UK high-speed trains cancelled after cracks found in carriages

·4-min read
<span>Photograph: Ken Jack/Getty</span>
Photograph: Ken Jack/Getty

Rail passengers are facing significant disruption after cracks were found on high-speed trains.

Services on Great Western Railway and London North Eastern Railway services have been suspended. Urgent inspections are being carried out across the two operators’ fleets, after hairline cracks were discovered in several of its high-speed trains.

Hull Trains was also experiencing “major disruption” on Saturday morning but the company has since said its services are back running as normal.

However, a spokesperson said: “Due to the significant disruption that has taken place we expect our services to be extremely busy and we cannot guarantee that social distancing guidelines will be adhered to.”

TransPennine Express (TPE) trains has also been taken out of service for safety checks.

A GWR spokesperson said its long-distance services and those of Hull Trains, LNER and TPE could be affected by cancellations on Sunday too.

When asked how long the disruption would last, the spokesperson said: “It’s a question of how quickly the trains can be inspected – it’s highly likely that it will certainly persist through to the end of today.

“Once more inspections have been carried out, we’ll have a better understanding as to whether that disruption is going to continue into tomorrow.”

Roger Ford, the industry and technology editor at Modern Railways, told the Today programme, that significant disruption was to be expected for a while, as the trainmaker Hitachi had more than 4,000 brackets on about 1,000 vehicles to inspect.

“It’s going to take a long time to check them. And repairs will be very difficult,” he said, adding that the entire GWR Intercity LNER fleets would be out of service while the inspections were ongoing.

“There will be disruption for quite a time,” he said.

Michelle Hammond, 38, an executive assistant from London, had been planning to travel with her husband and their 11-month-old baby from Tiverton Parkway in Devon to London. “It’s a disaster. We were supposed to meet with builders who are working on our family home – we are staying with my parents temporarily in Devon.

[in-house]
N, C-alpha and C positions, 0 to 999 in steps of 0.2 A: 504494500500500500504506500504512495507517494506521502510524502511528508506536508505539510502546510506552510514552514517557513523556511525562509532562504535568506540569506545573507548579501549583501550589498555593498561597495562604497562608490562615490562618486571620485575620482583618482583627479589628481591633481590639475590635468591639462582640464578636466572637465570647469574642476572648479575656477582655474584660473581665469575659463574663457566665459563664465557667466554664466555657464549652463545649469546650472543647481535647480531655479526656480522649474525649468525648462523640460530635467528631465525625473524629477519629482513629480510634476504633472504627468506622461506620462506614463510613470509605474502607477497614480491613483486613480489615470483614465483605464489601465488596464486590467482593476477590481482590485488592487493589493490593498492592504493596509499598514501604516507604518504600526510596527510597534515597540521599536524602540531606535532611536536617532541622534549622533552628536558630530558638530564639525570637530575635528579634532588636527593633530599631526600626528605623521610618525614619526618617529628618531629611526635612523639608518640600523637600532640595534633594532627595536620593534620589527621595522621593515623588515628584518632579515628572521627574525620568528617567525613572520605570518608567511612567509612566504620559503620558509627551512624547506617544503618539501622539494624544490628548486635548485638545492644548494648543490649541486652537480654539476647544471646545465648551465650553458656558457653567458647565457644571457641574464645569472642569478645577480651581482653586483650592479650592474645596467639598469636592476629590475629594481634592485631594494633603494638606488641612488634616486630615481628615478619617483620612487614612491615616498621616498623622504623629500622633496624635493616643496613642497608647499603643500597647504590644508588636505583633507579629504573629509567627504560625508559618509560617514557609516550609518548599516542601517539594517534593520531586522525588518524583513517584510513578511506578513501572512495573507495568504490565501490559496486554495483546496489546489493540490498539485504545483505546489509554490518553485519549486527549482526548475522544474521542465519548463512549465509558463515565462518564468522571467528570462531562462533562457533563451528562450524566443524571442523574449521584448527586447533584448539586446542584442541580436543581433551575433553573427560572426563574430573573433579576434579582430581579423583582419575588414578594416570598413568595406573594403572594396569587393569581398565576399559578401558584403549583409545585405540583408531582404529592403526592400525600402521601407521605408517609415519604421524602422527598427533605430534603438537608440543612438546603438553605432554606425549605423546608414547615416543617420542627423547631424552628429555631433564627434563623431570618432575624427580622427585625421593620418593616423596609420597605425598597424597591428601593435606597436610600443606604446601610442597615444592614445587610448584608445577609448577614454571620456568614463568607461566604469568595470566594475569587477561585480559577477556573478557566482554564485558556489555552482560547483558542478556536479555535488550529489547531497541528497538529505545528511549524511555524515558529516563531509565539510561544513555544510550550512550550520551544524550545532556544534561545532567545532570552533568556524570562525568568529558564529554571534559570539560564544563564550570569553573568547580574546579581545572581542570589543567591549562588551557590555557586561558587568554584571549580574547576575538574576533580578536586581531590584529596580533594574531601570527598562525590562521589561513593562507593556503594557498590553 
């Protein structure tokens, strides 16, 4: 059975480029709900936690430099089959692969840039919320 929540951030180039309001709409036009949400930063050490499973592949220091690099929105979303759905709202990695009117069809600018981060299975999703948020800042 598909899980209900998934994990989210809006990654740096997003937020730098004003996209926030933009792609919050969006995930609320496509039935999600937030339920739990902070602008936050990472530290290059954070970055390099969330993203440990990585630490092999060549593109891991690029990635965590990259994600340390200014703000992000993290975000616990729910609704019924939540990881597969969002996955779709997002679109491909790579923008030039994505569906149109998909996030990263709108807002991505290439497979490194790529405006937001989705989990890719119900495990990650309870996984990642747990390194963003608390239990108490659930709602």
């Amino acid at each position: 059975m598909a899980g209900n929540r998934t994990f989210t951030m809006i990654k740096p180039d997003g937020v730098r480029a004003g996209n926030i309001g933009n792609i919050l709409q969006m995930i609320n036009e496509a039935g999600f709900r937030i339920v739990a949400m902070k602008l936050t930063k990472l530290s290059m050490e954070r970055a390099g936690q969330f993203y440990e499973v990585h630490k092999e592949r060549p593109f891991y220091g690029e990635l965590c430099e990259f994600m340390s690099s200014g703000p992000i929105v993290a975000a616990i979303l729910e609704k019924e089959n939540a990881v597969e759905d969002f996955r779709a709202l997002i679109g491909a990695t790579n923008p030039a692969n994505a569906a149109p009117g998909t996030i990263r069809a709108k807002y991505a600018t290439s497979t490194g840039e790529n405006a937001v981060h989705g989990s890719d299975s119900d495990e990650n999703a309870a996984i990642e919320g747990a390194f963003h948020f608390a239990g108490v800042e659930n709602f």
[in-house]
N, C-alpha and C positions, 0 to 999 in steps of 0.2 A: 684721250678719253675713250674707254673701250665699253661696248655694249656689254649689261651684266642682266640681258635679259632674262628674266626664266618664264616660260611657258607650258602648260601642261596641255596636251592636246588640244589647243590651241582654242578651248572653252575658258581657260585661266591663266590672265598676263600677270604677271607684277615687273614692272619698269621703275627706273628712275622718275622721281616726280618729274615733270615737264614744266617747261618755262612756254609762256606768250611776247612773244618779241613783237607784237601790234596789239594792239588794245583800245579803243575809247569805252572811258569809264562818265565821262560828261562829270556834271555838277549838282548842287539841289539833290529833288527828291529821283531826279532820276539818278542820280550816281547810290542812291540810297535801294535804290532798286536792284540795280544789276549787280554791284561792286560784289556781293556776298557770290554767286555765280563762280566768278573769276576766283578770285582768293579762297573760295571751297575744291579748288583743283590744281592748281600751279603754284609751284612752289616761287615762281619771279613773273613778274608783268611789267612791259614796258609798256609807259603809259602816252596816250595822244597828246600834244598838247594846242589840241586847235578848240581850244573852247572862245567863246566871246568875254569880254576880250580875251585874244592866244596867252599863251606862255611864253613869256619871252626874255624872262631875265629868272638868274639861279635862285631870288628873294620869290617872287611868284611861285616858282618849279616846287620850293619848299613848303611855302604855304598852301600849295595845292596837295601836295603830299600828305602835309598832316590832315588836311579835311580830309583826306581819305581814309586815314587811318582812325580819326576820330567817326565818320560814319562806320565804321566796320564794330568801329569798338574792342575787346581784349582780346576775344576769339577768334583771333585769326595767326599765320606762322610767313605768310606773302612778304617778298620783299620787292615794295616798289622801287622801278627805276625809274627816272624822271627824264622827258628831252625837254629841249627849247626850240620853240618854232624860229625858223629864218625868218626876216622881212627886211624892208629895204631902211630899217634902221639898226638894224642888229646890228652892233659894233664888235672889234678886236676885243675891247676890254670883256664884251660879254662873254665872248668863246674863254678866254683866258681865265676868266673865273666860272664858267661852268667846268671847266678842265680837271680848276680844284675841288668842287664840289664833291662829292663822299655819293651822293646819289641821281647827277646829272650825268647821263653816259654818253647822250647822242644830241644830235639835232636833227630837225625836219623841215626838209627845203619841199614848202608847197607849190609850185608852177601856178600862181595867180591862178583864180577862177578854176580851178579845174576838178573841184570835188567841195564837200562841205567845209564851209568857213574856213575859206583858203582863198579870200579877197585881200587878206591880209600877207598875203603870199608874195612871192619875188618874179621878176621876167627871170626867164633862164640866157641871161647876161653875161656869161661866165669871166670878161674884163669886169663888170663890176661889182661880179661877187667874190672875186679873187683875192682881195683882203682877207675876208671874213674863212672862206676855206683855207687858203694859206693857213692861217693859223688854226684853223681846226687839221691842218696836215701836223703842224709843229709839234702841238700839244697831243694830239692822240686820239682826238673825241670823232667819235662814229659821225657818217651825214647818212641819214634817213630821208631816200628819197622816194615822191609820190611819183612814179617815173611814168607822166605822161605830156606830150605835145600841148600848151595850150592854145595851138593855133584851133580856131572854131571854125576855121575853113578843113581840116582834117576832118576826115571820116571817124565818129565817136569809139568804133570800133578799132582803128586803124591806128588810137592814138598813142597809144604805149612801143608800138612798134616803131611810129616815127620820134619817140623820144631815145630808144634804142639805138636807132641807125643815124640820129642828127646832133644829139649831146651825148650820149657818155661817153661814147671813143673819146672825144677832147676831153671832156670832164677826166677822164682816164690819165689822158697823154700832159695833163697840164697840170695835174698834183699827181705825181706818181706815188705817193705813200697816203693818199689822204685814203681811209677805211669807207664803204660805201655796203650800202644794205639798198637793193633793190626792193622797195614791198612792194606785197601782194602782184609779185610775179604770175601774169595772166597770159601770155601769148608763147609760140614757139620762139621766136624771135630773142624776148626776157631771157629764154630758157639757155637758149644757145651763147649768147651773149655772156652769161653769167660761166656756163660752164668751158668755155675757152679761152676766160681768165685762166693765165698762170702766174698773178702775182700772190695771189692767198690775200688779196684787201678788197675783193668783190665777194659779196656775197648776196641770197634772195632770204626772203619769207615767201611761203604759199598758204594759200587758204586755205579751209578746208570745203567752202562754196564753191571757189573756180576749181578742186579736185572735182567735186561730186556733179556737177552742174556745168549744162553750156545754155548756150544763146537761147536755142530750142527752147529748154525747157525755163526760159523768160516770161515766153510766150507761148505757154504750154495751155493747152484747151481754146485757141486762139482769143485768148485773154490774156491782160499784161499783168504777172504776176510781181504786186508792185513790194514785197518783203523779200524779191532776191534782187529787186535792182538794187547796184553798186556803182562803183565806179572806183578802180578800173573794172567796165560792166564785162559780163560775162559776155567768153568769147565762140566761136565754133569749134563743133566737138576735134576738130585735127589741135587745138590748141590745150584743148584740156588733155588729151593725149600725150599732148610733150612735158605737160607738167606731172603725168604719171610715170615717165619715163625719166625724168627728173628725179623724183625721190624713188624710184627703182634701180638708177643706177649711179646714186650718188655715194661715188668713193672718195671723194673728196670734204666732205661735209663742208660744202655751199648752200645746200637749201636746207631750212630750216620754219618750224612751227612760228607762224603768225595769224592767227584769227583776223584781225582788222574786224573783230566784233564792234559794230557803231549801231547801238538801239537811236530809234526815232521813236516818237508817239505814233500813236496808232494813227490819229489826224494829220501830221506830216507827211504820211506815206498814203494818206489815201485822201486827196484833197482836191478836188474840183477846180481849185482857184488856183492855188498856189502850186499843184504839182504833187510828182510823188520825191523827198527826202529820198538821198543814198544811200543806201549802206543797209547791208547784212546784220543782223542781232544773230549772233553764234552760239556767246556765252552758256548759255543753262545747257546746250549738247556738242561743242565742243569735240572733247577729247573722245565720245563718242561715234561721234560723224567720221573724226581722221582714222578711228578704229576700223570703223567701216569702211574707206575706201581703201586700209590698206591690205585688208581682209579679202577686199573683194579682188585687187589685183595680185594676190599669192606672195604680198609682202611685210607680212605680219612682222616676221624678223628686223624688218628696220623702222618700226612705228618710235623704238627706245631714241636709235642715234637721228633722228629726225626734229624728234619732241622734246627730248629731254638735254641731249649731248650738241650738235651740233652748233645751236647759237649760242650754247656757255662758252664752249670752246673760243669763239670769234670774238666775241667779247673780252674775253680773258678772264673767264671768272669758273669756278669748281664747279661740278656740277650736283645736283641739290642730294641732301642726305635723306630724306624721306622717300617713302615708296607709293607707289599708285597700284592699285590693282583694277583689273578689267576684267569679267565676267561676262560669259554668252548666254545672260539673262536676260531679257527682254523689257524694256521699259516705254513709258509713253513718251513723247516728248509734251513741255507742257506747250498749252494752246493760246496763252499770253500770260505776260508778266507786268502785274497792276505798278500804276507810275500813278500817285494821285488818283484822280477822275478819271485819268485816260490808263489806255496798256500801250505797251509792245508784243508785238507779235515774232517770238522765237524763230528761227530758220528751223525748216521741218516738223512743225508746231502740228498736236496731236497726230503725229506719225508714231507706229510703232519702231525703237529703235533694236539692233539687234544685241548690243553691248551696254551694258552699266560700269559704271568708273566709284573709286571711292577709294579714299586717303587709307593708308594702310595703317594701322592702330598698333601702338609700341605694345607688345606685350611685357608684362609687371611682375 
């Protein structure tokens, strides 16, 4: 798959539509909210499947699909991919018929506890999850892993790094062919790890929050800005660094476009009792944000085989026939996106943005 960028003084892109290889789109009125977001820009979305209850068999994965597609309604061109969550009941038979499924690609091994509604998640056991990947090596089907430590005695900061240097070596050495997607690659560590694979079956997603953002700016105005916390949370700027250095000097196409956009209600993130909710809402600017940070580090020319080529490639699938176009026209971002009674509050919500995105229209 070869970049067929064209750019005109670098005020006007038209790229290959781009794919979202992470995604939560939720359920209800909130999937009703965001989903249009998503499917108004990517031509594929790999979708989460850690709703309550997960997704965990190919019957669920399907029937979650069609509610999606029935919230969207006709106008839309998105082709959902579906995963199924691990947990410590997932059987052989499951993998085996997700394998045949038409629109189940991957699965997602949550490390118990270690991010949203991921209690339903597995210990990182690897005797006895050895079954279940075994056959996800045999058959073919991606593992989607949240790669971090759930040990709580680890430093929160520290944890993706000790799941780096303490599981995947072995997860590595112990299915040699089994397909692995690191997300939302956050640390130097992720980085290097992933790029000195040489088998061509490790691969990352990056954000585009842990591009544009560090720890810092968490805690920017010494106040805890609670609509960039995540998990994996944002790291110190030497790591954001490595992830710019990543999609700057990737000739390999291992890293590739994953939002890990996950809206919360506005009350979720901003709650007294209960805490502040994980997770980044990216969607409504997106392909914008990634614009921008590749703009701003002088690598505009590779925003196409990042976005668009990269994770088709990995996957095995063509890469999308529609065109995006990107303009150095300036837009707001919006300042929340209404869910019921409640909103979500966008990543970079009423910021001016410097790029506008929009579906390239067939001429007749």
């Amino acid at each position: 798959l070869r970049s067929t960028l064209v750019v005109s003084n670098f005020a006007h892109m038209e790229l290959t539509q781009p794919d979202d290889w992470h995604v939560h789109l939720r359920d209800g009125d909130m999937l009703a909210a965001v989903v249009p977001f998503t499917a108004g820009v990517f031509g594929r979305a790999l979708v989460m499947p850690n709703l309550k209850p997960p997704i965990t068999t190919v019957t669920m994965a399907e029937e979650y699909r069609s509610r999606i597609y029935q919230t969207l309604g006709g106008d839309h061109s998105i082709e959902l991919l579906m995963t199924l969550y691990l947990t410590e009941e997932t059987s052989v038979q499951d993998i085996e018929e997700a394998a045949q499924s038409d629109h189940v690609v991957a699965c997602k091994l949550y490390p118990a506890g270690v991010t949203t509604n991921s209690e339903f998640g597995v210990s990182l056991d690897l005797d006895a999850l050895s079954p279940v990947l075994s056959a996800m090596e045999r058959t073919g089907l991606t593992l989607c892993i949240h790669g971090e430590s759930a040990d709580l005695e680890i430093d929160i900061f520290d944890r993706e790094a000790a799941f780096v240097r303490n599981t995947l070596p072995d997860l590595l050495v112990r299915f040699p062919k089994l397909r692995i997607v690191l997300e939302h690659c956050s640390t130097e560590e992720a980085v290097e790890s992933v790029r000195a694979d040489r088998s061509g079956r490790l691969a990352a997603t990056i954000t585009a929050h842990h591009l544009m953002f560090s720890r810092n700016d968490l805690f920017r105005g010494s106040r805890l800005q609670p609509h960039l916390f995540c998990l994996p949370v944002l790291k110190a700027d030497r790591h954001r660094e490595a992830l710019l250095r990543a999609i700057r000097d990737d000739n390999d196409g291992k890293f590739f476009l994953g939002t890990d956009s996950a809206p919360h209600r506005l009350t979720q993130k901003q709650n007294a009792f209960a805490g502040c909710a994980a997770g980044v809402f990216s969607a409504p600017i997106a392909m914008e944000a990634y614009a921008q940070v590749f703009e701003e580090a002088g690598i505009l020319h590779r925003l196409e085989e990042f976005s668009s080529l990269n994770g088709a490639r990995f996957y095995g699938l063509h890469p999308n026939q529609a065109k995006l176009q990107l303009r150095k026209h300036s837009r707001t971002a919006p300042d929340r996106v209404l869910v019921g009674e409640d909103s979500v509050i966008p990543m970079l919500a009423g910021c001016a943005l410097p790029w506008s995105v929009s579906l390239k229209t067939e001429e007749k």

“We checked the GWR live train tracker and Trainline this morning and both were showing our 9.31 service to London Paddington was running. We left home just after 8am and drove for an hour to the station, paid for our parking for the whole day, only to be met by a sign on the platform that told us the train was cancelled. The station master told us the train had been cancelled first thing – way before we’d left home – and he apologised that the live trackers hadn’t been accurate. It’s very frustrating, we’re massively out of pocket.”

A spokesperson for GWR said cracks were found in two of its Hitachi 800 trains during routine maintenance, and that all trains of this model now had to be inspected.

Customers were advised not to travel on Saturday as all high-speed GWR services between London, Bristol, Cardiff and Penzance have been cancelled.

LNER also advised its customers not to attempt to travel.

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TPE said its Nova 1 trains had been affected and were being checked. A TPE spokesperson said: “This problem is being investigated by the train manufacturer and once trains have been checked, we hope to be able to release them back into service as soon as possible.”

Hitachi Rail apologised for the disruption. A spokesperson said: “We are working with all partners to resolve this issue as quickly and safely as possible. We would like to offer our sincerest apologies to passengers for the impact this may be causing for their travel plans.”

In April, a crack of “substantial depth” was found during an inspection on a carriage of one of GWR’s new Intercity trains of the Hitachi 800 model.

According to a Railway Gazette report, further cracks were found in equipment designed to prevent the train from swaying in eight out of 93 trains in the fleet.

Ford said it looked like a case of metal fatigue affecting a bracket device that helps stabilise the train, a problem that was first noticed in April.

“They discovered in April hairline cracks on some trains […] sort of 15mm deep, and they’ve taken them out of service for repair. But it now looks as though there is more concern about this than we thought at the time,” he said.

“It’s not a major safety issue but obviously metal fatigue gets worse, the cracks get deeper and the bracket could fracture, but in my judgment that would be a fair way away.”

Mick Lynch, general secretary of the Rail, Maritime and Transport union, said: “RMT is fully aware of the issues that have led to the cancellation of services on LNER today and that similar problems with cracks appearing in the fleet on Great Western are also emerging.

“Hitachi needs to ensure the highest safety standards and properly investigate and rectify the issues.”

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